Minister of the Interior Eli Yishai announced this morning that the professional committee he appointed to examine the question of daylight saving time recommends extending it, but by less than two weeks.
The committee was set up following widespread public criticism after daylight saving time ended in September, when summer temperatures were still at their height, and a long time before daylight saving time ended in Europe and the US, causing damage to the economy estimated in the tens of millions of shekels.
"The committee's recommendation was unanimous, and it invested a great deal of time in studying the matter," Yishai said in his opening remarks. "The committee recommended that daylight saving time should last 193 days instead of 180 days. It will end on October 1 every year, and resume at the end of March. According to a survey by the Dahaf Institute, 46% of the public do not want to extend daylight saving time. They want to leave things as they are, or even to shorten daylight saving time. That is surprising. I myself like daylight saving time."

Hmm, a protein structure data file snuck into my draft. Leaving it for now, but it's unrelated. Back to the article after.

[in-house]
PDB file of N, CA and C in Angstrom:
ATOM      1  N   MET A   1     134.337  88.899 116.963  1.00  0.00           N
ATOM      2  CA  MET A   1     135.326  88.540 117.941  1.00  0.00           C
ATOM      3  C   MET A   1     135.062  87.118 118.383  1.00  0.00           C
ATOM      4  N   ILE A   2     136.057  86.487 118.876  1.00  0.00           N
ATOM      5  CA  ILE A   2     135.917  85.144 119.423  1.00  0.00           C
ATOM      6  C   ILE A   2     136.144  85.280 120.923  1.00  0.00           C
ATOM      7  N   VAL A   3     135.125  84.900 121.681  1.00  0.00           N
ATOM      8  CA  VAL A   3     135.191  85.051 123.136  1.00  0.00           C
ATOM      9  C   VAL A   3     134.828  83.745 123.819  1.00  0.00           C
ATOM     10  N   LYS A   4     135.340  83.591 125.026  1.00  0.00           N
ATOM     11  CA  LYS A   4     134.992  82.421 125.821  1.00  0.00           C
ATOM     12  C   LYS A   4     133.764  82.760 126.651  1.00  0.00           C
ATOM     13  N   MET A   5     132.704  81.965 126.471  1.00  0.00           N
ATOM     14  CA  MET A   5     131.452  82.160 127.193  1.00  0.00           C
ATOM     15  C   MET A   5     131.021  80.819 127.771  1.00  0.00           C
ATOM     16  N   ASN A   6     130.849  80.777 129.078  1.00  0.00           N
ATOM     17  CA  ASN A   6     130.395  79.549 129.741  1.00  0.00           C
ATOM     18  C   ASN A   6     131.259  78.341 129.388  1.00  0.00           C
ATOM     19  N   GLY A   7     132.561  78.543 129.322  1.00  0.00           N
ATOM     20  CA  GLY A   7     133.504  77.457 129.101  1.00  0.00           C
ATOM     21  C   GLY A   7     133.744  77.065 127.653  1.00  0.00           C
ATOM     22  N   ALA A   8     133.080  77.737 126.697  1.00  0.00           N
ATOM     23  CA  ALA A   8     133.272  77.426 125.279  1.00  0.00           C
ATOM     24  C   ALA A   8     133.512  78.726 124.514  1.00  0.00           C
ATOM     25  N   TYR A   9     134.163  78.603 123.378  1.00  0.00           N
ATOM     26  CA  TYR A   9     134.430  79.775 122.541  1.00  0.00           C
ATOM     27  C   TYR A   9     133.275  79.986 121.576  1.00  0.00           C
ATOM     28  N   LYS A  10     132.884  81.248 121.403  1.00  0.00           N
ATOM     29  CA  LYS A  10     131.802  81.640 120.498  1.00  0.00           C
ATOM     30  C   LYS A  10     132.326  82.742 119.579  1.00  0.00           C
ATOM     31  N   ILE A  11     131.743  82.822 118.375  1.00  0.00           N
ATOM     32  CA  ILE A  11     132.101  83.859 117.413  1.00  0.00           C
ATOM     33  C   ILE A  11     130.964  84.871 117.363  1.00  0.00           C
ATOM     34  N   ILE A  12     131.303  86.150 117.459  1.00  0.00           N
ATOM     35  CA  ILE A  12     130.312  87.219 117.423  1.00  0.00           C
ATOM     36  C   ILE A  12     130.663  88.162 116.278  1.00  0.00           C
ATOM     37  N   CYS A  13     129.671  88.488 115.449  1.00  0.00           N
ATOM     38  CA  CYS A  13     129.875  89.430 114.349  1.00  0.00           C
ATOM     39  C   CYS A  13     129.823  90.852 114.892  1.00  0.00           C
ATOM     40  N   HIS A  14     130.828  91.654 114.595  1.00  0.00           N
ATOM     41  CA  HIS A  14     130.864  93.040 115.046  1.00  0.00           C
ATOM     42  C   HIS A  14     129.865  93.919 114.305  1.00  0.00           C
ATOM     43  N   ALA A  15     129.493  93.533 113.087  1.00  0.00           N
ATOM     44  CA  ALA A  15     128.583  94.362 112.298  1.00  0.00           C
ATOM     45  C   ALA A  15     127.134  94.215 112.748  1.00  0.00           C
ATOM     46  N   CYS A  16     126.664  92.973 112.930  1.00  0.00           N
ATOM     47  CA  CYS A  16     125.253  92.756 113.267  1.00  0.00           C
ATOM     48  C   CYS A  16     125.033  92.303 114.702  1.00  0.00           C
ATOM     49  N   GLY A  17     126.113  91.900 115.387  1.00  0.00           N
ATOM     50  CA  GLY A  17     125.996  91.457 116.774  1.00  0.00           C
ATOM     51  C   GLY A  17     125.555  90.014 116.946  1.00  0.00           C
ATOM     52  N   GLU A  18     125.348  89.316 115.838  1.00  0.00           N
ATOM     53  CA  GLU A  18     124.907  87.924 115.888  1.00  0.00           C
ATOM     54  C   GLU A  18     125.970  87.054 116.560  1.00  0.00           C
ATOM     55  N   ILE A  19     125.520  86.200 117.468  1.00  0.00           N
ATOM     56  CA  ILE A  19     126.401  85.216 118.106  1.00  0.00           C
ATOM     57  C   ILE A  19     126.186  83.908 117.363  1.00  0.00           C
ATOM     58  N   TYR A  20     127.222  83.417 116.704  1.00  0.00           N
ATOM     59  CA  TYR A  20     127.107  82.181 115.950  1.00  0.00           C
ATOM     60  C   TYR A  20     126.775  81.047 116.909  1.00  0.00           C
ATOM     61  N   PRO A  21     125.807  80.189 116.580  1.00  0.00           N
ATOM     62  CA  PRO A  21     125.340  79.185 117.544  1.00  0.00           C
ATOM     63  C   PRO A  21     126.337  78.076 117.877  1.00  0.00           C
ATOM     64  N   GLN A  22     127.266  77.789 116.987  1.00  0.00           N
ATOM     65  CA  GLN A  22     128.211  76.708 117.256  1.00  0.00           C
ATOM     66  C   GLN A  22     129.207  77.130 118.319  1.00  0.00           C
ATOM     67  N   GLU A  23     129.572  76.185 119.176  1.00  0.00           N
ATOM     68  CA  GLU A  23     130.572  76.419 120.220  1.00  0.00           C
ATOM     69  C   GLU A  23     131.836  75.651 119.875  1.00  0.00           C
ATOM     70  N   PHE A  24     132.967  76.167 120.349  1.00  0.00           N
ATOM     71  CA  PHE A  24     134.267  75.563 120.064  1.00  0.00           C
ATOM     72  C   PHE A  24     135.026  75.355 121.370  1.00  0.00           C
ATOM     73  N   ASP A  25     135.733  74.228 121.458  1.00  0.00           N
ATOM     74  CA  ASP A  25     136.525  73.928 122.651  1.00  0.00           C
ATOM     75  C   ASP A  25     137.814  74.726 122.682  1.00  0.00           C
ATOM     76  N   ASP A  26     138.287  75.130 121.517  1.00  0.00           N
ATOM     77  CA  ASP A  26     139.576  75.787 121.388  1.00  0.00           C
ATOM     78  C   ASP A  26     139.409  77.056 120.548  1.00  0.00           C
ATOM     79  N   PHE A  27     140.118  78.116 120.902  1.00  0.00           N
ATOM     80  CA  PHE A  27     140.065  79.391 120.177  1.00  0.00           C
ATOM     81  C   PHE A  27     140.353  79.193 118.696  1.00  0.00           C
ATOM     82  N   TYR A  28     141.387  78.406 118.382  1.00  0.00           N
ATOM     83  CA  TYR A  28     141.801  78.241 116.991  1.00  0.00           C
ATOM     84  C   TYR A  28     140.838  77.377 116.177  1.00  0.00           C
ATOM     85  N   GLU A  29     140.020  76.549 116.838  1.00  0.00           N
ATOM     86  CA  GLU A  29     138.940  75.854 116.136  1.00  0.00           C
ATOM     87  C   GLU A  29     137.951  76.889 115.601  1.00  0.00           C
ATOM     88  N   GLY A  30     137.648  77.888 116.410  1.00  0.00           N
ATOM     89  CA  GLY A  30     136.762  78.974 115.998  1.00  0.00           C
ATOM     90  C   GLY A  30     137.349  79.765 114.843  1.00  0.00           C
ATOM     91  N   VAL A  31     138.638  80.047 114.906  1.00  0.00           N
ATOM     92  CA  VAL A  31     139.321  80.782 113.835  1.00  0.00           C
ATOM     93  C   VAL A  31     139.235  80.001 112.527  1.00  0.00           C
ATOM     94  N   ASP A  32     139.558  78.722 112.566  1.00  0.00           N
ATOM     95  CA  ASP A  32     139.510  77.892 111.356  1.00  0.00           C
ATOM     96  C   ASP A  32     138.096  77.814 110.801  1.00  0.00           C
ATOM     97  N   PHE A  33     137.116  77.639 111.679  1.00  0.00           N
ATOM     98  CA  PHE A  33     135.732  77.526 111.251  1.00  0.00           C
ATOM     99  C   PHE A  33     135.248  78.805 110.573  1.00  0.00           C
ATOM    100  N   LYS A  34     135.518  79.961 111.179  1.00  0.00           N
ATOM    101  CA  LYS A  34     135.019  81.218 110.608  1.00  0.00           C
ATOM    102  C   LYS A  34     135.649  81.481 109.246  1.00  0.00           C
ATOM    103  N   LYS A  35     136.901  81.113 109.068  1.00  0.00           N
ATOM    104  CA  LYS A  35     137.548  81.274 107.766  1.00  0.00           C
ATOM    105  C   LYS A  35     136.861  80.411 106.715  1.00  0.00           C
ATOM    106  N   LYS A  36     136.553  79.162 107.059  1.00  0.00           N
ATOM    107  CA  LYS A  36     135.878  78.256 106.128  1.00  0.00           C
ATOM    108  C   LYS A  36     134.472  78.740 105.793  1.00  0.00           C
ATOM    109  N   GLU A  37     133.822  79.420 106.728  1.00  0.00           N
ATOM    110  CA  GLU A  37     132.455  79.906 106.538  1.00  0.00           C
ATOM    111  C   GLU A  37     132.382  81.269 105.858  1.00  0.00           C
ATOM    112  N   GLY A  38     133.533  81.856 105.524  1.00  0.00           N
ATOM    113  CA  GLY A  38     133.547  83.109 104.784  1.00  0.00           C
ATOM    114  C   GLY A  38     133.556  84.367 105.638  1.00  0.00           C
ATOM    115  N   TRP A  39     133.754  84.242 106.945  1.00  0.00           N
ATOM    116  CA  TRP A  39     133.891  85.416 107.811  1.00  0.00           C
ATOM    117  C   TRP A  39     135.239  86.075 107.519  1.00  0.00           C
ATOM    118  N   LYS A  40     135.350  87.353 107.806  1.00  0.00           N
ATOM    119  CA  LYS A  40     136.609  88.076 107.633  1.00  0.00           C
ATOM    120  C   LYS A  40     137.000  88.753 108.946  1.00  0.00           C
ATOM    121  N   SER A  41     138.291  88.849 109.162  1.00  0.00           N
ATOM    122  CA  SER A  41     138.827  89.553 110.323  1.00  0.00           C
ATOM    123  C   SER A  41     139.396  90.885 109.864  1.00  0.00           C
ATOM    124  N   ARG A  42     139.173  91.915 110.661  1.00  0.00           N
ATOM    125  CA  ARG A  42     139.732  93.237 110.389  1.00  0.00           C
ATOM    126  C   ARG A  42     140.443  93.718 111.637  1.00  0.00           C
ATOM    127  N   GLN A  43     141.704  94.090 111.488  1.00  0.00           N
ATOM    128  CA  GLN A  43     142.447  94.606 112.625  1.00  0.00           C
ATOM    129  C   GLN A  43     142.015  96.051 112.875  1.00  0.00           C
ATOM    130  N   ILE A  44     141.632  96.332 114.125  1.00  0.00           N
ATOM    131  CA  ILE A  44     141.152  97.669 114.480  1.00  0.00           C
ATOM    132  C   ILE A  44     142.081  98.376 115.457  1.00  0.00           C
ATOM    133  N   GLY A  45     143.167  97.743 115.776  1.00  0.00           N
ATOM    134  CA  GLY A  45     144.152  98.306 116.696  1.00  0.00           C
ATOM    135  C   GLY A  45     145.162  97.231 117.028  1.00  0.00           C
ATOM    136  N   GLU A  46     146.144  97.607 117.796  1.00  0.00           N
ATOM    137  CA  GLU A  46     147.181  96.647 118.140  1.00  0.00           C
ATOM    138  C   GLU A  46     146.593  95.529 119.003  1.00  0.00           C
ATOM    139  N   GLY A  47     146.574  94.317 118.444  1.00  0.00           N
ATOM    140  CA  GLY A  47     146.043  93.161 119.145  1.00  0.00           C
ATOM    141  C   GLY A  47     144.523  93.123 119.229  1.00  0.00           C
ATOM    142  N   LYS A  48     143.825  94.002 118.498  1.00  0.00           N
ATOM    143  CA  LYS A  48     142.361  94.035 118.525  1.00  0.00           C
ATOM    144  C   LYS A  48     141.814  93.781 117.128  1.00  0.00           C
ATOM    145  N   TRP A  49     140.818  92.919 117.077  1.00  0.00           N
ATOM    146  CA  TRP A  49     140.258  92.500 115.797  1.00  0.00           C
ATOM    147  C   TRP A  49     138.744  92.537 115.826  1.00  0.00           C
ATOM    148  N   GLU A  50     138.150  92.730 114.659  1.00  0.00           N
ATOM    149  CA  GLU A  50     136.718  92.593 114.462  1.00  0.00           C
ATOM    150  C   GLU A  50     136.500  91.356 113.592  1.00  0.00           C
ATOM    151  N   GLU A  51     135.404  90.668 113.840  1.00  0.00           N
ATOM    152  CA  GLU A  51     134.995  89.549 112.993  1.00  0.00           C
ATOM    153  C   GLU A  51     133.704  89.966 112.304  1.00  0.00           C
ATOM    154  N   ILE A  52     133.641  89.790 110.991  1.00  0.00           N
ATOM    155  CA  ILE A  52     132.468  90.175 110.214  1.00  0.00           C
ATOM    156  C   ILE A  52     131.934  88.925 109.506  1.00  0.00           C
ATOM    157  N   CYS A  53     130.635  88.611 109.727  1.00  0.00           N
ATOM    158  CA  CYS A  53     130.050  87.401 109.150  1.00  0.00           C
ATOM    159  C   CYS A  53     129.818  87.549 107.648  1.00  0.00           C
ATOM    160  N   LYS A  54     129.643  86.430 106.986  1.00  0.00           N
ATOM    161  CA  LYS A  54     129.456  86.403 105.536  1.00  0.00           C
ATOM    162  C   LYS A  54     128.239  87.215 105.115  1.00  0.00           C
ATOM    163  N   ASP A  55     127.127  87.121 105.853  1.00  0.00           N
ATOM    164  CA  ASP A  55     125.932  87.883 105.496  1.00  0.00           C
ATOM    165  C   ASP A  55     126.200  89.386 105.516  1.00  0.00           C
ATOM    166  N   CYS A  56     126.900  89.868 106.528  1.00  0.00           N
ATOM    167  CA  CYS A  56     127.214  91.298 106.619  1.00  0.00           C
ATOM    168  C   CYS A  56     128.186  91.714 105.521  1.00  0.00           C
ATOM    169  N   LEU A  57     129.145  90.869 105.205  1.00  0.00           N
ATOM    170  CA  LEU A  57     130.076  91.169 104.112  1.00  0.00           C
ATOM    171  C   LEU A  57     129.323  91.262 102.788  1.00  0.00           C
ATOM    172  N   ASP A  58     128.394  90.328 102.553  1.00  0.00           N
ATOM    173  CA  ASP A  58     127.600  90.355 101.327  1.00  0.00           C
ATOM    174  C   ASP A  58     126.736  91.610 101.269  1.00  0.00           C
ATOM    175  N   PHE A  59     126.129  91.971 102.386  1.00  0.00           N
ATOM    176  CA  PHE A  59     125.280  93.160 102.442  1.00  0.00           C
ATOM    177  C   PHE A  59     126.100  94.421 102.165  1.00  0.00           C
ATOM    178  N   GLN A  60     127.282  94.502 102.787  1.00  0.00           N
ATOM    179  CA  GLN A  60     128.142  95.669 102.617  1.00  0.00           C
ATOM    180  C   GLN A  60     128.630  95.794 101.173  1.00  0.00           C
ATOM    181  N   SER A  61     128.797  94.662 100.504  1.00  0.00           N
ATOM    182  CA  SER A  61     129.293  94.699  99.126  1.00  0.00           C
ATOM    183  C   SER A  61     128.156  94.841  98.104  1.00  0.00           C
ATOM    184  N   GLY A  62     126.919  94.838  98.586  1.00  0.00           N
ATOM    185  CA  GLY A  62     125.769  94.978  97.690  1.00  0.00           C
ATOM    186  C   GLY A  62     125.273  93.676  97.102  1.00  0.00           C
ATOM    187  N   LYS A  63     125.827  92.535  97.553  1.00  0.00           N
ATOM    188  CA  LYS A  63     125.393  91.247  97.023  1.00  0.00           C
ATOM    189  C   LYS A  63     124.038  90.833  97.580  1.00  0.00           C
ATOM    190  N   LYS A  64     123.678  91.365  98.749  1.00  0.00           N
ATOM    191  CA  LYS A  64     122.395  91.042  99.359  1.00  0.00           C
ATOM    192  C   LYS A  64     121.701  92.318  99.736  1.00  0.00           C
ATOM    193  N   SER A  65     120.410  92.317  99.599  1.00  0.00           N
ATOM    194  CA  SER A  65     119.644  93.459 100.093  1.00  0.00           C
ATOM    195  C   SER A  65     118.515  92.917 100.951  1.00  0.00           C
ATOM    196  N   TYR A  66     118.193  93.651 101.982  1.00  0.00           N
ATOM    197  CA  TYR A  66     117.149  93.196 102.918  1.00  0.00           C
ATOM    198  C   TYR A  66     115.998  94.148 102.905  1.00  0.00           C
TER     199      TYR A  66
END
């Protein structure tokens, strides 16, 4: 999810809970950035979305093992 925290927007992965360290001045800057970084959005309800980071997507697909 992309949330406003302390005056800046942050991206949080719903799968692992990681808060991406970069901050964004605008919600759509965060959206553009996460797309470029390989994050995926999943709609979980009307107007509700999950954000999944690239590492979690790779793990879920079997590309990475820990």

The committee set up by the interior minister received recommendations from the public and heard representations from different sections of the population. Among the considerations were the Yom Kippur fast and economic issues raised by industrialists. The committee presented a 200-page report.
Yishai said he would adopt the committee's recommendations in full. "The committee was completely independent," he stressed.
This means that daylight saving time will last 193 days and standard time 172 days. For the sake of comparison, in the US, standard time lasts a little over four months.
Published by Globes [online], Israel business news - www.globes-online.com - on June 6, 2011
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